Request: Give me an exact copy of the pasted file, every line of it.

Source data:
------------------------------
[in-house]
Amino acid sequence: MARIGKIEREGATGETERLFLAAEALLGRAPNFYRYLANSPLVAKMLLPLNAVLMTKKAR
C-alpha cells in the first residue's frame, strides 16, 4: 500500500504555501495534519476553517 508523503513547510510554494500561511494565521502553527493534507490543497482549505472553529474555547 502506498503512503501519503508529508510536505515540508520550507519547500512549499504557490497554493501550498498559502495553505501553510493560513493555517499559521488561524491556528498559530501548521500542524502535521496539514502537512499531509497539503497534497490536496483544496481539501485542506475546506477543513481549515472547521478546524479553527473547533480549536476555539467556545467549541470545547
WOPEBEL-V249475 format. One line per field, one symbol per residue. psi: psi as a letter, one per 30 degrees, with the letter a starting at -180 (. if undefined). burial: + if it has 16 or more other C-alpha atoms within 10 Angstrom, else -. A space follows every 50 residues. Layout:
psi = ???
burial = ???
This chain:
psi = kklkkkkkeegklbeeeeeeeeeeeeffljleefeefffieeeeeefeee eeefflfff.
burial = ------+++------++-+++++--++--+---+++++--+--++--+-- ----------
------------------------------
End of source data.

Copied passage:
[in-house]
Amino acid sequence: MARIGKIEREGATGETERLFLAAEALLGRAPNFYRYLANSPLVAKMLLPLNAVLMTKKAR
C-alpha cells in the first residue's frame, strides 16, 4: 500500500504555501495534519476553517 508523503513547510510554494500561511494565521502553527493534507490543497482549505472553529474555547 502506498503512503501519503508529508510536505515540508520550507519547500512549499504557490497554493501550498498559502495553505501553510493560513493555517499559521488561524491556528498559530501548521500542524502535521496539514502537512499531509497539503497534497490536496483544496481539501485542506475546506477543513481549515472547521478546524479553527473547533480549536476555539467556545467549541470545547
WOPEBEL-V249475 format. One line per field, one symbol per residue. psi: psi as a letter, one per 30 degrees, with the letter a starting at -180 (. if undefined). burial: + if it has 16 or more other C-alpha atoms within 10 Angstrom, else -. A space follows every 50 residues. Layout:
psi = ???
burial = ???
This chain:
psi = kklkkkkkeegklbeeeeeeeeeeeeffljleefeefffieeeeeefeee eeefflfff.
burial = ------+++------++-+++++--++--+---+++++--+--++--+-- ----------